The Homebrewer's Garden: How to Easily Grow, Prepare and Use Your Own Hops, Brewing Herbs, Malts (Anglais) Broché – octobre 1998
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The book is broken up into four main sections. The first teaches you everything you need to know about how to grow your own hops, the differences between the varieties, and how to use them. Included in this section are instructions that will take you from planting your first hops plants to drying and storing your hops with your home-built oast, or hops dryer.
The second section is a comprehensive list of herbs that can be used in brewing. This section includes information on which varieties to use, how to grow them, which parts of the plant to use, when to add them, how much to use, and expected resulting flavors and aromas. Also includes a section on herbs that are poisonous or should otherwise not be used.
The third section covers growing, harvesting, malting, and using your own grains. There's far more than just barley covered in this section! Also covered are amaranth, corn, oat, quinoa, rye, sorghum, spelt, and wheat. Each grain has a breakdown of different varieties and how to grow and use them.
The fourth section is the obligatory recipes section. Many traditional herbal beers are here, as well as some more innovative beverages that I'd never heard of--Gotlandsdrika, anyone? Where applicable, both extract and all-grain recipes are listed.
Even if you never expect to grow your own hops, grains, or herbs, The Homebrewer's Garden will make you a better brewer. Also recommended is the book Clone Brews, which feature recipes adapted from popular beers of different styles from around the world.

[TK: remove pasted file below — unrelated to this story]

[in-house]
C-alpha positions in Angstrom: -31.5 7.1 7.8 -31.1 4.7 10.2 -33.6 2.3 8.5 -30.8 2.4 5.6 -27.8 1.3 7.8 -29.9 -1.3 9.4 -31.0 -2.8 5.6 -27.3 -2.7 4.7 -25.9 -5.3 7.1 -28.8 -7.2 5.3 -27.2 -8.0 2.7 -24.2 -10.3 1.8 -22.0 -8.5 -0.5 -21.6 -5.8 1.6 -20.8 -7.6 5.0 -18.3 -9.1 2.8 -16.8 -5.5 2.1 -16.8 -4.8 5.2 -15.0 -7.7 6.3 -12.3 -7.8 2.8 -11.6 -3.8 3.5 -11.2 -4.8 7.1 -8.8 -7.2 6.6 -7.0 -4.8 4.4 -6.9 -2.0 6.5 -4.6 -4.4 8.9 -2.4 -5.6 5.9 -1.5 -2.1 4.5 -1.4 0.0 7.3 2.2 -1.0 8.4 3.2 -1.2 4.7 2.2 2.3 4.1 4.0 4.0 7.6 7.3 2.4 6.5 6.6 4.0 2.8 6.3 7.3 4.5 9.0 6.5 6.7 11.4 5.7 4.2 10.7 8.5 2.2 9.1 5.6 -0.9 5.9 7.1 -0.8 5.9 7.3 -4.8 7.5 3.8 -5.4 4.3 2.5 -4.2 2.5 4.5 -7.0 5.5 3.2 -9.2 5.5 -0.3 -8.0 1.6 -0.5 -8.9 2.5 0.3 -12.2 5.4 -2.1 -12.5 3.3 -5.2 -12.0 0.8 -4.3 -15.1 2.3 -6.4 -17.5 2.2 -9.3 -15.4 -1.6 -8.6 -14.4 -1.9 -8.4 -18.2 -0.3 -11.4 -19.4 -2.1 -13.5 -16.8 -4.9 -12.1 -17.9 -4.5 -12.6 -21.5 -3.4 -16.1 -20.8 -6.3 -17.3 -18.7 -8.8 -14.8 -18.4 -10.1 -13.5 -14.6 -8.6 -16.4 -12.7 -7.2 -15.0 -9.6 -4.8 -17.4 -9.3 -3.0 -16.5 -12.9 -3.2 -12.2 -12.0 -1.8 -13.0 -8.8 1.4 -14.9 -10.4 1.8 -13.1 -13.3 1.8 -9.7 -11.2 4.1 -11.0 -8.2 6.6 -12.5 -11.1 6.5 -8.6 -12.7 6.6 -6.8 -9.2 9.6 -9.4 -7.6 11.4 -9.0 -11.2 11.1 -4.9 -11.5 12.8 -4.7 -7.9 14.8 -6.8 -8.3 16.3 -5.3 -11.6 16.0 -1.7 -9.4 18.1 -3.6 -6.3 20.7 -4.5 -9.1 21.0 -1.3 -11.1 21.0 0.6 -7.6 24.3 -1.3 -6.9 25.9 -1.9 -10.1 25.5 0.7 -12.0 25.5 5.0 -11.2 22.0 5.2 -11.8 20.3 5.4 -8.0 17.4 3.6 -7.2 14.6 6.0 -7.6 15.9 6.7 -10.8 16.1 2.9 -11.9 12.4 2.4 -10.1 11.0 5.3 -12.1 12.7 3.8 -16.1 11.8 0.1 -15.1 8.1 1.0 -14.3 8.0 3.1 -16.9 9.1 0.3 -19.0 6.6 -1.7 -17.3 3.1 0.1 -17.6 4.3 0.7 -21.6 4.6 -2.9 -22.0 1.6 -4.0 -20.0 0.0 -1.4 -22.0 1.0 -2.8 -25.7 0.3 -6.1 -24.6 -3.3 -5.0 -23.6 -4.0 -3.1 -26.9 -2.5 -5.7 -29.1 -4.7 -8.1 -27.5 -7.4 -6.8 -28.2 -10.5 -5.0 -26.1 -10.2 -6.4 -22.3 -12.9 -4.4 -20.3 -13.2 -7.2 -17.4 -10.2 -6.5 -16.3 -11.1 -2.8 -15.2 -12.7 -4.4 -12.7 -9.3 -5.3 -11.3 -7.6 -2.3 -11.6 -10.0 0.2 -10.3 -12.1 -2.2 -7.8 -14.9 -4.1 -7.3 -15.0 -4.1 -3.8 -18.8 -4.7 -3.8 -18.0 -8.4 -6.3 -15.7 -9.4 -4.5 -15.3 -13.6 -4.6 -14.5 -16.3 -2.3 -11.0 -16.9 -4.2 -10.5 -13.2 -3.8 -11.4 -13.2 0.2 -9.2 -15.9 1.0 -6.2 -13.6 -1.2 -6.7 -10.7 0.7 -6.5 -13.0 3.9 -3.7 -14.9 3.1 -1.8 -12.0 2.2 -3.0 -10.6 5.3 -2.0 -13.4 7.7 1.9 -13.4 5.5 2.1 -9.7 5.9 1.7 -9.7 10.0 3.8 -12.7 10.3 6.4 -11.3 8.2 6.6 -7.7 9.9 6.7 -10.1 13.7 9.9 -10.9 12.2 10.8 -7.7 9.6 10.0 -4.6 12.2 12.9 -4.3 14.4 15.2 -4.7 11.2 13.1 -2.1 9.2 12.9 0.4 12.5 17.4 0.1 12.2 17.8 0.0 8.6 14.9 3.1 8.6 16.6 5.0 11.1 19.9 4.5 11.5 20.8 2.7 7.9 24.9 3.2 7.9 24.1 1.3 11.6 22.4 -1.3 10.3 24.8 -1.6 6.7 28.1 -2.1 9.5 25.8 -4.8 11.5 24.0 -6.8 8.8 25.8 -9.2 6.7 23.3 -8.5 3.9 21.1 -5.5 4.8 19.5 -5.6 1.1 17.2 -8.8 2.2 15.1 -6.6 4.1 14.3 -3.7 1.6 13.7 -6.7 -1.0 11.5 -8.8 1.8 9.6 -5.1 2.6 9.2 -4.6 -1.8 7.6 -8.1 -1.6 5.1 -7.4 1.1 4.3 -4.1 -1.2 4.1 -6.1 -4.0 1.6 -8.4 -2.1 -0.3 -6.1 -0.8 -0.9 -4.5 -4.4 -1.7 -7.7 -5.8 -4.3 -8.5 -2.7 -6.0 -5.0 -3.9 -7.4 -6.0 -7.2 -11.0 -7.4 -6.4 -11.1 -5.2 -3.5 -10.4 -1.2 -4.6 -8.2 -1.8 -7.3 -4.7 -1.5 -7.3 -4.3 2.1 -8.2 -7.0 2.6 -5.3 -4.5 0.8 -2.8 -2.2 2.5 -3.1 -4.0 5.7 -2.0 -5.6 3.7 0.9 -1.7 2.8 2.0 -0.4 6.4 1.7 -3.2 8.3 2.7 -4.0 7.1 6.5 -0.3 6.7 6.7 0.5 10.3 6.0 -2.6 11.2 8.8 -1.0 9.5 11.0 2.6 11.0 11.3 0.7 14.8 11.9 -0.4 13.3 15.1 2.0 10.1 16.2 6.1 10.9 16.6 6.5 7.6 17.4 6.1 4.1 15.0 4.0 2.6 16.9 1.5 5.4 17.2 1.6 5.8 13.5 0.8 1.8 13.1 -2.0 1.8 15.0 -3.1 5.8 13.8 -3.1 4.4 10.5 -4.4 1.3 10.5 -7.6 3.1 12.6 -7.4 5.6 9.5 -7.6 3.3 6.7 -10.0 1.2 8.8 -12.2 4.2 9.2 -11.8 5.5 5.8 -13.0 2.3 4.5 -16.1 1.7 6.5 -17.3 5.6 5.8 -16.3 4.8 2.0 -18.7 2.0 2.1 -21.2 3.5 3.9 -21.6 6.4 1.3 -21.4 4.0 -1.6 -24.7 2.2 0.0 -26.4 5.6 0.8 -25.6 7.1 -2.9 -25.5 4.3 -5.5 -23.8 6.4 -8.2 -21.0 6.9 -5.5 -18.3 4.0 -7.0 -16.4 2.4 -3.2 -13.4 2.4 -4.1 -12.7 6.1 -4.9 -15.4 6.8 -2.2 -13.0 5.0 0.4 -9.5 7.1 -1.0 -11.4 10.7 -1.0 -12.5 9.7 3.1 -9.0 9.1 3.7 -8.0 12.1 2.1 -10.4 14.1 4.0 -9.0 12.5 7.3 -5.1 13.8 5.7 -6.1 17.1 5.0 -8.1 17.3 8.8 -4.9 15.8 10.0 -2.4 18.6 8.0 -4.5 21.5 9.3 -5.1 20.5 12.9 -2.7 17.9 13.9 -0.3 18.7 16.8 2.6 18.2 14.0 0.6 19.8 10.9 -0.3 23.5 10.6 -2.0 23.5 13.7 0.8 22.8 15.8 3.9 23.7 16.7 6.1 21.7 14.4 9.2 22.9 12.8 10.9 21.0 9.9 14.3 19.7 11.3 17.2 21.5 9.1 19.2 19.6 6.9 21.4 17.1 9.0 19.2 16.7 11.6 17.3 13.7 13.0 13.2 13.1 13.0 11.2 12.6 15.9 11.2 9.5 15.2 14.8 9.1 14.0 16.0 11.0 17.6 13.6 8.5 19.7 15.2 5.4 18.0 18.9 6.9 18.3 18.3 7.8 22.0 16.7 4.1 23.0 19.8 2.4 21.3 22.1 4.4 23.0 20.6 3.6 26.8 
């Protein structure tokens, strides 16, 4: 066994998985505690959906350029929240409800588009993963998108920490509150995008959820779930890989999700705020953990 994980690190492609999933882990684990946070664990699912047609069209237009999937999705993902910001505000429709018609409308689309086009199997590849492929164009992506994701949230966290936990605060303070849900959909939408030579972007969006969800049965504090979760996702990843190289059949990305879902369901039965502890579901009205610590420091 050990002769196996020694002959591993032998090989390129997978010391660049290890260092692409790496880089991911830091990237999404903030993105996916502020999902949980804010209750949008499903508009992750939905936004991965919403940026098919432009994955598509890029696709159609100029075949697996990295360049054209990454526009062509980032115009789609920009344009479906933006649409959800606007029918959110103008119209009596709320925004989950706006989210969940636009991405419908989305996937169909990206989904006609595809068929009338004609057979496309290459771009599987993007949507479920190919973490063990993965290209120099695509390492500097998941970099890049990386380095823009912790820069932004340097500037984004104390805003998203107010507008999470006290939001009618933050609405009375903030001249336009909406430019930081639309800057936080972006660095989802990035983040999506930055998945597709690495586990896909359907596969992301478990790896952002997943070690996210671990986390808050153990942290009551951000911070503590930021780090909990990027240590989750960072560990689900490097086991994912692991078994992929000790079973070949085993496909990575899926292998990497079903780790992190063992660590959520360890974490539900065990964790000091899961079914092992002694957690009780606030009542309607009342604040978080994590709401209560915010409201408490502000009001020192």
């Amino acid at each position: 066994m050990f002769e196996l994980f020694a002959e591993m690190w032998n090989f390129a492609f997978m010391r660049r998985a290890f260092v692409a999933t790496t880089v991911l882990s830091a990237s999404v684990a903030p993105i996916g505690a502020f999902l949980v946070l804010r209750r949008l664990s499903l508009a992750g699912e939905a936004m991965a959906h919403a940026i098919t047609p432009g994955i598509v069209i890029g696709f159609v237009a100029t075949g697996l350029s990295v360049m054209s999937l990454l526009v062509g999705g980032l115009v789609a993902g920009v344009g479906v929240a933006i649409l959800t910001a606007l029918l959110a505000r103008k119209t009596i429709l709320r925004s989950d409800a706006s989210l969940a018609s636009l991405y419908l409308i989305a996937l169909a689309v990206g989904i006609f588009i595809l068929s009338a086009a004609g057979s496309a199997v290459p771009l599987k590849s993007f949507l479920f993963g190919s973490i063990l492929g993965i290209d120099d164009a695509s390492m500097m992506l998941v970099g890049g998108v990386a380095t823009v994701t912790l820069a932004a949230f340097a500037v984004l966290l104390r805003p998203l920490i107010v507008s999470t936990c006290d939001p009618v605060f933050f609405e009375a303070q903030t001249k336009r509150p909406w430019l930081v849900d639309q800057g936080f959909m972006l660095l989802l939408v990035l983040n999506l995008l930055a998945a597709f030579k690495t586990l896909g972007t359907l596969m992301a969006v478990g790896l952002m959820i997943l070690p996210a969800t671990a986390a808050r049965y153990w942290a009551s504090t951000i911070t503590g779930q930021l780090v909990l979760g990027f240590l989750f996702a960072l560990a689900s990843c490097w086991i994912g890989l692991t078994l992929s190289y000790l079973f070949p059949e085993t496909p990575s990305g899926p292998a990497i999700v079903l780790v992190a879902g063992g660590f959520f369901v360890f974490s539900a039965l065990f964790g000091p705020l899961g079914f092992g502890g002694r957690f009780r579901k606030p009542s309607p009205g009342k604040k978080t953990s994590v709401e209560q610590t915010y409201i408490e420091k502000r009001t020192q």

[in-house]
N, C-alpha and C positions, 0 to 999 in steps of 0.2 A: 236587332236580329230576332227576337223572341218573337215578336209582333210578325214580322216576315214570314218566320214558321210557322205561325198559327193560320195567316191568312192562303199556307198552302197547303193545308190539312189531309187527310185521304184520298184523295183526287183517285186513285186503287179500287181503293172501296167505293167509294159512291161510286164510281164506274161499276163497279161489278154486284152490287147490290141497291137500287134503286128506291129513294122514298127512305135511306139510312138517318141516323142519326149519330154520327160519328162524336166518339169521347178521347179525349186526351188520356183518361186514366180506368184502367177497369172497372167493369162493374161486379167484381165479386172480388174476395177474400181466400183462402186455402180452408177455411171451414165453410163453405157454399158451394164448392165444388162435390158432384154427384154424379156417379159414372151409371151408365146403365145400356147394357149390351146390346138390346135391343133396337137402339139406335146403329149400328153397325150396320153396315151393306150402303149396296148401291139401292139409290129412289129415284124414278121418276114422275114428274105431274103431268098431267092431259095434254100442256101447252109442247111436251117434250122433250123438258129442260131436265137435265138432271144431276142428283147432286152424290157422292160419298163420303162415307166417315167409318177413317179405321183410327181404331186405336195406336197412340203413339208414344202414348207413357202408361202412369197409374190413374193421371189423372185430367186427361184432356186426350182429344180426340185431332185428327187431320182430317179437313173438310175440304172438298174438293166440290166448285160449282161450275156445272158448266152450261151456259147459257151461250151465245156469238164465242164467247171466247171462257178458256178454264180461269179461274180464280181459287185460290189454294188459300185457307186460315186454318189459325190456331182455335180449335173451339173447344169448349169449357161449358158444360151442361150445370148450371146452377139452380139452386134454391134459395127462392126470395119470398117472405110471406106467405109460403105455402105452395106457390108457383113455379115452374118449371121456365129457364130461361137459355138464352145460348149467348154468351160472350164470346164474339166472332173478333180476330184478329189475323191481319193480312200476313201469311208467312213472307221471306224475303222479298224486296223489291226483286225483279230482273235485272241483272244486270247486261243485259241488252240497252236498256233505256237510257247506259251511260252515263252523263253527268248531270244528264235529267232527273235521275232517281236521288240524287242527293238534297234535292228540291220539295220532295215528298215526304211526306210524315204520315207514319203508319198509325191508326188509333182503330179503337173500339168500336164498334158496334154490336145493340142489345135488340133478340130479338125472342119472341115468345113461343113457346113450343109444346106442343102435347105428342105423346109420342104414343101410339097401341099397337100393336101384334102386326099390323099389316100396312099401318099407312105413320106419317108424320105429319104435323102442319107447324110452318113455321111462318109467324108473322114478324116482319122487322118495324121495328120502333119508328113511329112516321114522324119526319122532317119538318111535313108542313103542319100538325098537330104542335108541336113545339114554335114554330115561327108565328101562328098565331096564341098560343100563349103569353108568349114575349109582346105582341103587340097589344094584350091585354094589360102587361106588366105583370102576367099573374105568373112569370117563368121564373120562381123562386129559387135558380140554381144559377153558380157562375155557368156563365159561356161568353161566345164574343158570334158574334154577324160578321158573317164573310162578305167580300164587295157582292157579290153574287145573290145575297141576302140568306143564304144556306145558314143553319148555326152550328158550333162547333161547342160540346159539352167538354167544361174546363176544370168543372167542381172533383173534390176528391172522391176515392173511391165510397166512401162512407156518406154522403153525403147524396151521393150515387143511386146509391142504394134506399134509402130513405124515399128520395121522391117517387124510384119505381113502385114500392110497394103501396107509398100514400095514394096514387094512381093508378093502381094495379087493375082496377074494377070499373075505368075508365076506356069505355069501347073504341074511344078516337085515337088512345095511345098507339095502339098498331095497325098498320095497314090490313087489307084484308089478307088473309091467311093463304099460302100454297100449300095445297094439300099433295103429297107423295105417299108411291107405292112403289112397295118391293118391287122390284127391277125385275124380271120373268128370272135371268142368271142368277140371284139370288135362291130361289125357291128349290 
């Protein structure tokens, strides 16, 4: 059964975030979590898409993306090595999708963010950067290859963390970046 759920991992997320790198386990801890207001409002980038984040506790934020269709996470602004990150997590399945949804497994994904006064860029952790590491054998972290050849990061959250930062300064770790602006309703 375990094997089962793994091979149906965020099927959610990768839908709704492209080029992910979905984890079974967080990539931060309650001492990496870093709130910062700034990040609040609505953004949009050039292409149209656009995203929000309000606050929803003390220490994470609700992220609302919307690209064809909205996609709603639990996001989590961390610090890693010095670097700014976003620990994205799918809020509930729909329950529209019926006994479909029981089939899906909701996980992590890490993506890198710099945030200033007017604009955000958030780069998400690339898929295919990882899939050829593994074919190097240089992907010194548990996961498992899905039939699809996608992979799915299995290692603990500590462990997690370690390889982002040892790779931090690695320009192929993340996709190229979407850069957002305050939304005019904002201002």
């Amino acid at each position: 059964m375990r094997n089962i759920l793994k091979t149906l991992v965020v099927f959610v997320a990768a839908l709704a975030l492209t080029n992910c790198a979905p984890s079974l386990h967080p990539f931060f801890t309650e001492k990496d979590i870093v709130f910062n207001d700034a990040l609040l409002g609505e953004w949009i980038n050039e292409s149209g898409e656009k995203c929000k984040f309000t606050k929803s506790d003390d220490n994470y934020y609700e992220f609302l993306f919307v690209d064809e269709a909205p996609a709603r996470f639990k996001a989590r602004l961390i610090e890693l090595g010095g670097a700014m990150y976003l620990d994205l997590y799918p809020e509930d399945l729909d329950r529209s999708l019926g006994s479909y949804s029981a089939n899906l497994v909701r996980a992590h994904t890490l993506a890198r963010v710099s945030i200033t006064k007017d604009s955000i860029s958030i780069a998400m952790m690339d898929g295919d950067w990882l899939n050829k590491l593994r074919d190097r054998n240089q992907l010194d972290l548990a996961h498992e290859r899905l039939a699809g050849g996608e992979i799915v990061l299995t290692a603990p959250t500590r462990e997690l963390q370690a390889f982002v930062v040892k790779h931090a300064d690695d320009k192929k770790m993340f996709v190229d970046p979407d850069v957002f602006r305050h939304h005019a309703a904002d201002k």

Wether you're a complete novice or a veteran brewer there's a lot to learn here from almost forgotten techniques and ingredients to growing and malting your own grains.
I checked this book out from the library because I have been interested in malting my own barley and wheat. Unfortunately, the author's devote six pages to the ENTIRE process of growing, harvesting, sprouting, couching, and drying/kilning the barley. The rest of the section is devoted to other grains such as corn and quinoa, and cover varieties rather than how to process them. I had already done my first batch of barley using a home food dehydrator and the oven set on low, and I found that their information was actually less complete than what I found on-line through a simple search on malting grain. In fact, for building a home kiln, they suggest that you reference the "1985 Special Grain Brewing Issue" of Zymurgy, a popular homebrewing magazine (Volume 8, No. 4, 1985), and provide no information themselves. This is unfortunate, as sprouting grain can be fairly simple and straightforward, while drying it out again is when you encounter problems. Granted, there were about 3 pages of useful information, but I wouldn't call that worth an entire book.
It does have a section on other herbs used in brewing, but I much prefer "Sacred and Herbal Healing Beers" by Buhner for the number of recipes and types of plants covered (i.e. nettle beer, dandelion beer using the plant and roots, ginger beer, spruce beer, etc). The hop-growing section does cover how to make a hop-dryer, a "oast."